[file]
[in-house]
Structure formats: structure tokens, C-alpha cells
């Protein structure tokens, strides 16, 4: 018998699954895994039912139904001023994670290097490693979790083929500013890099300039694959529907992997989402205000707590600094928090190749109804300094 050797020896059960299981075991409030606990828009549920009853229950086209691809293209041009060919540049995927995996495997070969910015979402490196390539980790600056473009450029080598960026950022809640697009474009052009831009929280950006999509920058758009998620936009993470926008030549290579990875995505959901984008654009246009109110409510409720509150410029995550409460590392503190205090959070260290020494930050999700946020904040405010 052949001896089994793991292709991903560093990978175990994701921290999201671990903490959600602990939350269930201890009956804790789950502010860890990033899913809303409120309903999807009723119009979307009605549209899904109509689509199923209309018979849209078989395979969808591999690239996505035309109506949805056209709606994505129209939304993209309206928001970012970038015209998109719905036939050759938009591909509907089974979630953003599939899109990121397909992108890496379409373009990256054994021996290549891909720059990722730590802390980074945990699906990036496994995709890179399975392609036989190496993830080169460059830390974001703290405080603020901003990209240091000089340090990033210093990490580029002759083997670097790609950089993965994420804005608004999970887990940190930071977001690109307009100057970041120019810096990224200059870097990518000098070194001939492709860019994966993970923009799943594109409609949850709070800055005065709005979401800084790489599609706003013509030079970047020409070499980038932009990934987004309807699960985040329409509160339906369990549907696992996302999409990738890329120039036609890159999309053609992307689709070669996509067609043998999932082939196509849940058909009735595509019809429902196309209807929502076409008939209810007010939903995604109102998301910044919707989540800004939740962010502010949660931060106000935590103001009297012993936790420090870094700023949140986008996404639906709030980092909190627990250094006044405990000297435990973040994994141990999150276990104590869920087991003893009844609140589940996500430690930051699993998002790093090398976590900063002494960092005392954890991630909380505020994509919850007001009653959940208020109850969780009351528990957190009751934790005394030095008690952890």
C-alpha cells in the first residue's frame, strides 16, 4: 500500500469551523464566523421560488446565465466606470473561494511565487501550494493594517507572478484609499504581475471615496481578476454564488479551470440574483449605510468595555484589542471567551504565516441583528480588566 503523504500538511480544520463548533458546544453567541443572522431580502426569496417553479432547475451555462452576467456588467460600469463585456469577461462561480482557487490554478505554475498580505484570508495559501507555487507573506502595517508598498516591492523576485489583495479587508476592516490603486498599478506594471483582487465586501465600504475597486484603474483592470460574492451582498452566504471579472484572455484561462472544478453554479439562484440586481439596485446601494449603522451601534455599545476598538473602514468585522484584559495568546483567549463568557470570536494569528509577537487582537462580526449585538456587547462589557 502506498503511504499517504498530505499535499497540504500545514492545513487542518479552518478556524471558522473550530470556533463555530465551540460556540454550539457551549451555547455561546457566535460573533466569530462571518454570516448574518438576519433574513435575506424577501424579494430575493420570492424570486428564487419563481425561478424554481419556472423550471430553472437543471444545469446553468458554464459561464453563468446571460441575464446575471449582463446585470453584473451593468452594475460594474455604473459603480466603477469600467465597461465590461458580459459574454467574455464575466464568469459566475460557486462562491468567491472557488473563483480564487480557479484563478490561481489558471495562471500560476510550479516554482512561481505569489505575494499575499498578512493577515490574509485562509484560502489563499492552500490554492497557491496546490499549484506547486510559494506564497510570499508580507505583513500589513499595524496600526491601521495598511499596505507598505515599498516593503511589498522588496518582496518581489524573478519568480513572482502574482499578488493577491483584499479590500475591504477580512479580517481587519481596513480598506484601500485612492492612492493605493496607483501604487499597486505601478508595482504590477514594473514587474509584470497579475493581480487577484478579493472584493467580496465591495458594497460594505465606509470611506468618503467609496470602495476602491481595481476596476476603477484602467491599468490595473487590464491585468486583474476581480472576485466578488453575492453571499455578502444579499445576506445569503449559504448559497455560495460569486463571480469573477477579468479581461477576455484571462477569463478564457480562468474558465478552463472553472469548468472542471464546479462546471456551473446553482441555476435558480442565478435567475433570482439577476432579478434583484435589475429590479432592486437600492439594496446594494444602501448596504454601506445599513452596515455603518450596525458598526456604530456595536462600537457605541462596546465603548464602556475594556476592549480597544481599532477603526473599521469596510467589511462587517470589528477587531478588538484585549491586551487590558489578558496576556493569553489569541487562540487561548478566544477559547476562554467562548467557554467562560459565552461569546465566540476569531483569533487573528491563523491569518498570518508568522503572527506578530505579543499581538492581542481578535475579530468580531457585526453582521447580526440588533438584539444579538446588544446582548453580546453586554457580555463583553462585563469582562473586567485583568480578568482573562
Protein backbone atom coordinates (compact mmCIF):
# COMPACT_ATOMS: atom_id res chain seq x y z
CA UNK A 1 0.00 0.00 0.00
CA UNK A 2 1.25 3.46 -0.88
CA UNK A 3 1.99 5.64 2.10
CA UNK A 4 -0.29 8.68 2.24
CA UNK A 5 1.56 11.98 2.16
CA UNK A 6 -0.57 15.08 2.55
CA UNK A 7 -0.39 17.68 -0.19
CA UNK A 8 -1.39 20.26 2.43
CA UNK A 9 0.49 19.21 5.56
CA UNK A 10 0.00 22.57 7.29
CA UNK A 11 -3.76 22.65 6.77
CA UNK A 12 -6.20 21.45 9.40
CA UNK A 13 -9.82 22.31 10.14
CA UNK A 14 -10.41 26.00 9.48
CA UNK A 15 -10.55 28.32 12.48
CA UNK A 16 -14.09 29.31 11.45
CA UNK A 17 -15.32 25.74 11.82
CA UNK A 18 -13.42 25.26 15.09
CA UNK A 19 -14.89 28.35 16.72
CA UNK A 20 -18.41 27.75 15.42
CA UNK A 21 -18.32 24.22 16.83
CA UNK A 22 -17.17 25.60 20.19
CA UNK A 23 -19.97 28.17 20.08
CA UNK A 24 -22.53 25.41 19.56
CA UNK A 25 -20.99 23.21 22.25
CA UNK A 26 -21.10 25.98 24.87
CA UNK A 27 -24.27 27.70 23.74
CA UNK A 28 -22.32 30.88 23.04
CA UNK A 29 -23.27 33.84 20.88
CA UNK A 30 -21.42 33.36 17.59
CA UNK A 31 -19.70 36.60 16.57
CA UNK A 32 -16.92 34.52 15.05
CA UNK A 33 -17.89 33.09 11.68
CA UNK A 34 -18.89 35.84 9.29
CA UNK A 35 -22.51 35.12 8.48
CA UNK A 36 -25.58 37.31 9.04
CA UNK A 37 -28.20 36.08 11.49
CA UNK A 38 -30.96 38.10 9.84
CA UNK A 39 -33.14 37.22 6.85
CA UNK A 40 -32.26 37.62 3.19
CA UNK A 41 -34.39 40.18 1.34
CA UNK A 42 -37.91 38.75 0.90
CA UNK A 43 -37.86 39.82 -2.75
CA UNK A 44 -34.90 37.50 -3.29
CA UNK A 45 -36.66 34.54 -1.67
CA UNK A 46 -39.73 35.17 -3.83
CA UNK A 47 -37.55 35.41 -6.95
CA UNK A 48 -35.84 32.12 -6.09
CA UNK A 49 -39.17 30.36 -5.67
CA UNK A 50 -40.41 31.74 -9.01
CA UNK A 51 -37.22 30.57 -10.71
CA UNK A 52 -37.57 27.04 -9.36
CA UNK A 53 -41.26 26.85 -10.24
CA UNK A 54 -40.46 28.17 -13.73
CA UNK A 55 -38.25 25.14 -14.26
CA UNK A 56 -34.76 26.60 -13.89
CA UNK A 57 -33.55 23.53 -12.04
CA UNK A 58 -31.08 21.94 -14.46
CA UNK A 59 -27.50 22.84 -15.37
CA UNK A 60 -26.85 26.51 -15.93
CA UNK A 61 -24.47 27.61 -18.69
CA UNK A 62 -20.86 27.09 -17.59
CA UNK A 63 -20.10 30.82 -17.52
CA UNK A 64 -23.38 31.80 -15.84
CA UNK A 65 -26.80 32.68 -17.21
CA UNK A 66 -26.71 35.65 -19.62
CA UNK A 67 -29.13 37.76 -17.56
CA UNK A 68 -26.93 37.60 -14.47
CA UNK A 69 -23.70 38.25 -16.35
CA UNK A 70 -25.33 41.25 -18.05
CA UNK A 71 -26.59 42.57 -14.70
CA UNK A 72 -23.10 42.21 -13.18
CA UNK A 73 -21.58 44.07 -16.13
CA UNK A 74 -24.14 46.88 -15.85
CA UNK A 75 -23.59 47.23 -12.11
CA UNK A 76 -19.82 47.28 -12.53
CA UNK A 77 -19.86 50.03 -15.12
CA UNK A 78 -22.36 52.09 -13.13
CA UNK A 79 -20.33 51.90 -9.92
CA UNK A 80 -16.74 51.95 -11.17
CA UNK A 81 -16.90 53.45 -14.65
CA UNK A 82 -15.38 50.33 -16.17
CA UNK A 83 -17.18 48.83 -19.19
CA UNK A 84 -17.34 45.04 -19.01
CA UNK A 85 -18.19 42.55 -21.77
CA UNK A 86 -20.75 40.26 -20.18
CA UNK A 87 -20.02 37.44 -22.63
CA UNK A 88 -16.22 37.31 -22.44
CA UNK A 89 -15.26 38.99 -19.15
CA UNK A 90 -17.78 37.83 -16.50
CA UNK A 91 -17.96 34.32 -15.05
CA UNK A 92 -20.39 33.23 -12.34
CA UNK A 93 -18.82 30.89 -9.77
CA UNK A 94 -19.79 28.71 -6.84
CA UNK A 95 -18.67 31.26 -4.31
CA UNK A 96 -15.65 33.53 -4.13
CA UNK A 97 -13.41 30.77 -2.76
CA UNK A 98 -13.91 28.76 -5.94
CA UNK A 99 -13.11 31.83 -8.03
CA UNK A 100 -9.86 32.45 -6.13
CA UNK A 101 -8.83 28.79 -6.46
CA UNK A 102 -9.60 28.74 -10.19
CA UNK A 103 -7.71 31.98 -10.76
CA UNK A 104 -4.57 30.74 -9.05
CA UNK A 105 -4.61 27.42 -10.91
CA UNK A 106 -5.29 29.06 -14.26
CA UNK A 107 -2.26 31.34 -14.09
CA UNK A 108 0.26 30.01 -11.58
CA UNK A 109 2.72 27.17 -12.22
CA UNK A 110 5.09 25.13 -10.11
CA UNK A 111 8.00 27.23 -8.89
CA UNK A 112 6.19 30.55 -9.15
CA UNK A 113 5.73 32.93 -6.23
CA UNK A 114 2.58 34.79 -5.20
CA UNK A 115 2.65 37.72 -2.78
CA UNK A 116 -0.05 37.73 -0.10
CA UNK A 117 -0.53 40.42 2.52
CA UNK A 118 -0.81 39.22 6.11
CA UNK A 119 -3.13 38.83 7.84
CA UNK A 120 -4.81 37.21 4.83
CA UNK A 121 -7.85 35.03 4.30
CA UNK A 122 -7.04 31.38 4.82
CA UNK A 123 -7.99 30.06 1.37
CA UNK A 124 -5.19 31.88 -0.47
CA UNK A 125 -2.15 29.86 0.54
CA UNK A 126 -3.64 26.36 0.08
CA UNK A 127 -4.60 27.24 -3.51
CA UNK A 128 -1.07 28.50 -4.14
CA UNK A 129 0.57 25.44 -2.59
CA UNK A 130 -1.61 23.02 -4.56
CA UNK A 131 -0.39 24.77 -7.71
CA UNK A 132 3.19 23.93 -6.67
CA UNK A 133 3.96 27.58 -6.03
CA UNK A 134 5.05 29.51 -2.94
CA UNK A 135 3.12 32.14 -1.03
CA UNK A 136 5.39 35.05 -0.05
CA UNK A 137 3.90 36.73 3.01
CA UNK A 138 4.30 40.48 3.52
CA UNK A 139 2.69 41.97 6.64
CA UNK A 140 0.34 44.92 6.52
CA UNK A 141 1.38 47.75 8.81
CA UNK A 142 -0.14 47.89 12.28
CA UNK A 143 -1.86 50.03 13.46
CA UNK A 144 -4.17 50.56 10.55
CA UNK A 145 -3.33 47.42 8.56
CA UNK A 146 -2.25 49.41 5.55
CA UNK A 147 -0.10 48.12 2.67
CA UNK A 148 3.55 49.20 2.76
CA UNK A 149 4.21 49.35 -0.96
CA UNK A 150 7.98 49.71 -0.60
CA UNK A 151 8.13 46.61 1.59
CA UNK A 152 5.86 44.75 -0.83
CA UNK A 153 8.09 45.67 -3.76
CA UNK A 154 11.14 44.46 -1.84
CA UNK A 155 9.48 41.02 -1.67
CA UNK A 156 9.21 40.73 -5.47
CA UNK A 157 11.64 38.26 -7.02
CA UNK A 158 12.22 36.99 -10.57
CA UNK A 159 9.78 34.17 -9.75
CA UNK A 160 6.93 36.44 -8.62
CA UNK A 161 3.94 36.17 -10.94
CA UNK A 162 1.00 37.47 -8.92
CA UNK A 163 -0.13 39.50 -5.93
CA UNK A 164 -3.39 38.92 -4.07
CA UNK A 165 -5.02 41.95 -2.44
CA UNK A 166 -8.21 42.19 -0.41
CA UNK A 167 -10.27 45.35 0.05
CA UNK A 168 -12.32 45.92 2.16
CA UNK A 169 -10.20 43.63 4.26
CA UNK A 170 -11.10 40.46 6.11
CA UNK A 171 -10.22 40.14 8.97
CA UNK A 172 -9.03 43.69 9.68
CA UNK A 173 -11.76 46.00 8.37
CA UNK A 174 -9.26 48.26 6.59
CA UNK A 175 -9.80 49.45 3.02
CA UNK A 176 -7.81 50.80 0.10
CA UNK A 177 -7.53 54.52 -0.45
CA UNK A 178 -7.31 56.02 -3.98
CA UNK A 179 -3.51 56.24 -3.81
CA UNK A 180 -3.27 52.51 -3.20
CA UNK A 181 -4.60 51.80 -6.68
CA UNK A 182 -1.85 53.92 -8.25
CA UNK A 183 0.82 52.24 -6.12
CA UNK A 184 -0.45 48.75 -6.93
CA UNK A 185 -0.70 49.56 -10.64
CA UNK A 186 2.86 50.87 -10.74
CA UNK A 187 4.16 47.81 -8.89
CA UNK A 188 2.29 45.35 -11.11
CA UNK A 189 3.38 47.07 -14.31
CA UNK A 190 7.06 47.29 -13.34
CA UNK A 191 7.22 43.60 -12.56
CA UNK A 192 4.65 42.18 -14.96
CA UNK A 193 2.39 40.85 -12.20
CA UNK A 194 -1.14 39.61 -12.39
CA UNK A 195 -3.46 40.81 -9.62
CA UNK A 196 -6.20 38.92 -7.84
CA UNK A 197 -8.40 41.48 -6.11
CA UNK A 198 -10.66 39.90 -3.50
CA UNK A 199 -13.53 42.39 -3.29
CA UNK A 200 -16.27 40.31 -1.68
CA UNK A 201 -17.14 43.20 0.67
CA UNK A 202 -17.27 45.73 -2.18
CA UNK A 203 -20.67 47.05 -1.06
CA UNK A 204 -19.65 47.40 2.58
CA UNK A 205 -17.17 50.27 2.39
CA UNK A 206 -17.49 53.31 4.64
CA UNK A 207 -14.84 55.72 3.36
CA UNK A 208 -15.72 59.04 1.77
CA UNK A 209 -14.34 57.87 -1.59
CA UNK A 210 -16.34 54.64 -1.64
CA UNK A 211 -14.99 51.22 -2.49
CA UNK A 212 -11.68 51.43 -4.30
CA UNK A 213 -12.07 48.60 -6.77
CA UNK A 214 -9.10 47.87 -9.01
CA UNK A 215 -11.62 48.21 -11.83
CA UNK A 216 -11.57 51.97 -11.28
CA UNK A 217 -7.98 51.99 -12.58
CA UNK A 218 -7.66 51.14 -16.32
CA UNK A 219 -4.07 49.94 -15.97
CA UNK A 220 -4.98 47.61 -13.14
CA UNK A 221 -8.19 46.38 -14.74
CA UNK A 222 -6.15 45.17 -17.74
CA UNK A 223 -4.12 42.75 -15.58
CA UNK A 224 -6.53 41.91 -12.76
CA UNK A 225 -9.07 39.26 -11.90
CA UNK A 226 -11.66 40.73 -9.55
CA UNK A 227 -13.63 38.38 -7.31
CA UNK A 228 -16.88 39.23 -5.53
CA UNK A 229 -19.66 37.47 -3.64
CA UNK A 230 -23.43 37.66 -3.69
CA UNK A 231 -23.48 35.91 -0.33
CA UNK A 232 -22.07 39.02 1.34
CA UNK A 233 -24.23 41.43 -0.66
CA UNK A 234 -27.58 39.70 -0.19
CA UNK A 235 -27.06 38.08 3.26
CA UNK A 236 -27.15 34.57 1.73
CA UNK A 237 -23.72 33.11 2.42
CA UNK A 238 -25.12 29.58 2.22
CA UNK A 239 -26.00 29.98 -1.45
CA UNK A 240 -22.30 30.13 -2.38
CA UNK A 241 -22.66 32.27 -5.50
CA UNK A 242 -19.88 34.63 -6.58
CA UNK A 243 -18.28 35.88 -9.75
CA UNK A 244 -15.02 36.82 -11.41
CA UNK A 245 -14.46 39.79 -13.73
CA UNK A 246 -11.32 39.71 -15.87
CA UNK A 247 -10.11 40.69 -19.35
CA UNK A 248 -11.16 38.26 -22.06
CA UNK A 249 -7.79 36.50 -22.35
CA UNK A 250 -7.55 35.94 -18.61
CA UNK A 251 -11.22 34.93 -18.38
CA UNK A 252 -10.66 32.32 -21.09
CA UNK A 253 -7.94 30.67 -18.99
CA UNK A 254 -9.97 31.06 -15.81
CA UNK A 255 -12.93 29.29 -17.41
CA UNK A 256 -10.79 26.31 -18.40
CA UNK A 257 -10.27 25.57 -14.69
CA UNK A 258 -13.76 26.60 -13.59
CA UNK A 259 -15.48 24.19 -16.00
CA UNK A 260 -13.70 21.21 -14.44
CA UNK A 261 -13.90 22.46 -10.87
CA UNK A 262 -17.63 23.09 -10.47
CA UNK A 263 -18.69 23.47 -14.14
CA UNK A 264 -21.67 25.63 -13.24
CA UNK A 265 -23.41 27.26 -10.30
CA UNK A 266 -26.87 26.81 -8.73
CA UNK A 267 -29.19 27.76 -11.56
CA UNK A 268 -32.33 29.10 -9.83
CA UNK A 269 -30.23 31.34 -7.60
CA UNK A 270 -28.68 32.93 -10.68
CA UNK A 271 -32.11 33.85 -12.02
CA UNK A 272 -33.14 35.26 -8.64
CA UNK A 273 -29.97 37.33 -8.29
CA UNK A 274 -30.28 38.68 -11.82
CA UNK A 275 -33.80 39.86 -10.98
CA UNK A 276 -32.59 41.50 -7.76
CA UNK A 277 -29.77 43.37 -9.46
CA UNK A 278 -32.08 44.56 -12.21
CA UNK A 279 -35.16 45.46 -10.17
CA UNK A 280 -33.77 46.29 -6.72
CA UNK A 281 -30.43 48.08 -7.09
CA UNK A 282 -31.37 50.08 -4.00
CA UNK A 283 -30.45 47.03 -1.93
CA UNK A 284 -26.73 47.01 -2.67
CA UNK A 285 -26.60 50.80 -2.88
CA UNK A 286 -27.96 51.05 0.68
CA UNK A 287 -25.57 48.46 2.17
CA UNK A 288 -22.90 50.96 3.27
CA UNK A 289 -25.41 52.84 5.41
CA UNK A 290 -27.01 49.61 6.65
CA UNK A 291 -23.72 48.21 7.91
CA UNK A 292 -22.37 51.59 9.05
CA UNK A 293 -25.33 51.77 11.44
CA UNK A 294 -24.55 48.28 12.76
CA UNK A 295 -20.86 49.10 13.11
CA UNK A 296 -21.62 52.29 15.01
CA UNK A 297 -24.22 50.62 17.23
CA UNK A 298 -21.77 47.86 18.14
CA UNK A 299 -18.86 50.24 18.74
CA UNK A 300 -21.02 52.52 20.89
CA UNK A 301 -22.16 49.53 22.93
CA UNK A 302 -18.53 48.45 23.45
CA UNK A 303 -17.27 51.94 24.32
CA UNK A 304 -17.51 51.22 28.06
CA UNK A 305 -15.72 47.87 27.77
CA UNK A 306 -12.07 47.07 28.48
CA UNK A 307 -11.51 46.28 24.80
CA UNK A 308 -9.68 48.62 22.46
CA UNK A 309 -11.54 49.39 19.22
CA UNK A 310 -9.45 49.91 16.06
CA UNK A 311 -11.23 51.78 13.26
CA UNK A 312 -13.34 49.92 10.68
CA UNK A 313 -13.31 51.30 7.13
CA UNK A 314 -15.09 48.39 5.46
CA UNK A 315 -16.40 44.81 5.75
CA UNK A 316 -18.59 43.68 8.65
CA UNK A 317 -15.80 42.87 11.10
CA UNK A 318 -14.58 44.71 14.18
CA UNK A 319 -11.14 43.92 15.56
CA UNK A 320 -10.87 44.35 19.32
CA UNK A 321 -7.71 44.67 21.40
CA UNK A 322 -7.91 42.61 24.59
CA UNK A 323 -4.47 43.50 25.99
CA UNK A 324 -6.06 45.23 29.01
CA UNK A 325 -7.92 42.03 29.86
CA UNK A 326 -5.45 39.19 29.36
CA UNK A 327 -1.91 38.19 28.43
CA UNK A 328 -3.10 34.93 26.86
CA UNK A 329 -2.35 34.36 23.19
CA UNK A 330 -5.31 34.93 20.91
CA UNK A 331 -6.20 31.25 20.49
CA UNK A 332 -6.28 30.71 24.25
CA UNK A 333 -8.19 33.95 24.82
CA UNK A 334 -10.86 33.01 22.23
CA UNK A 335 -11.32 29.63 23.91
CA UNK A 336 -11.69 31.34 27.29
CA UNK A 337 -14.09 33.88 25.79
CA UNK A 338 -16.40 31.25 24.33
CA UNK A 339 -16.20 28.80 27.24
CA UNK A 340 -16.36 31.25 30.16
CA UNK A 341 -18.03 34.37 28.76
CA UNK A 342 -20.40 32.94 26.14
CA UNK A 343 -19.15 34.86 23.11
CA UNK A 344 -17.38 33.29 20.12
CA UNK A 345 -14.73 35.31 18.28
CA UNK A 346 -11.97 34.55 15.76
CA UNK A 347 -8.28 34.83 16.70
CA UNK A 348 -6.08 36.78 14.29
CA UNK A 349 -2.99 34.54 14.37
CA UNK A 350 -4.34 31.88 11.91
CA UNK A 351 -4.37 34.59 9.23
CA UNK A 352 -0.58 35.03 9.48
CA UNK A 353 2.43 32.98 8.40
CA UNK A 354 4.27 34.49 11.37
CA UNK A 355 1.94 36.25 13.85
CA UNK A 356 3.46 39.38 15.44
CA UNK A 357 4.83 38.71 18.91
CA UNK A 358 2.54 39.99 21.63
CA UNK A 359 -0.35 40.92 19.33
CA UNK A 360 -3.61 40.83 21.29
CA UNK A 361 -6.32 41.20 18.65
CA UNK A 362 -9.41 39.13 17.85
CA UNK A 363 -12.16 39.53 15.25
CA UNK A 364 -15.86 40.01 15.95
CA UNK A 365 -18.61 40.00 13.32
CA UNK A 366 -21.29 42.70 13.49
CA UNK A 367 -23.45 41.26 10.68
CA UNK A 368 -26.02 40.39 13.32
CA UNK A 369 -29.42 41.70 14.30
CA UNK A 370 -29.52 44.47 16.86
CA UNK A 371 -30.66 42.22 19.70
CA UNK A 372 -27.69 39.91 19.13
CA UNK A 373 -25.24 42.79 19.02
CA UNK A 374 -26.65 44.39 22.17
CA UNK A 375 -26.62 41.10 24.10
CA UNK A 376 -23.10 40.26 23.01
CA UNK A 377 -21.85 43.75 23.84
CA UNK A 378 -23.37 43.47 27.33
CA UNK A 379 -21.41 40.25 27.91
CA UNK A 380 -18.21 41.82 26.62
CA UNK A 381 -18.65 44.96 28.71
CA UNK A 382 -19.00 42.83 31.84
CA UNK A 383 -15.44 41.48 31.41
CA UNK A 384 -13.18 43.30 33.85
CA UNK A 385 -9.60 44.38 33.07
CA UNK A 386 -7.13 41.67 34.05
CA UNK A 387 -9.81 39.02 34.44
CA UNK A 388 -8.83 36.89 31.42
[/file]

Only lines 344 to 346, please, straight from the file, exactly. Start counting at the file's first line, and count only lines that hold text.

CA UNK A 338 -16.40 31.25 24.33
CA UNK A 339 -16.20 28.80 27.24
CA UNK A 340 -16.36 31.25 30.16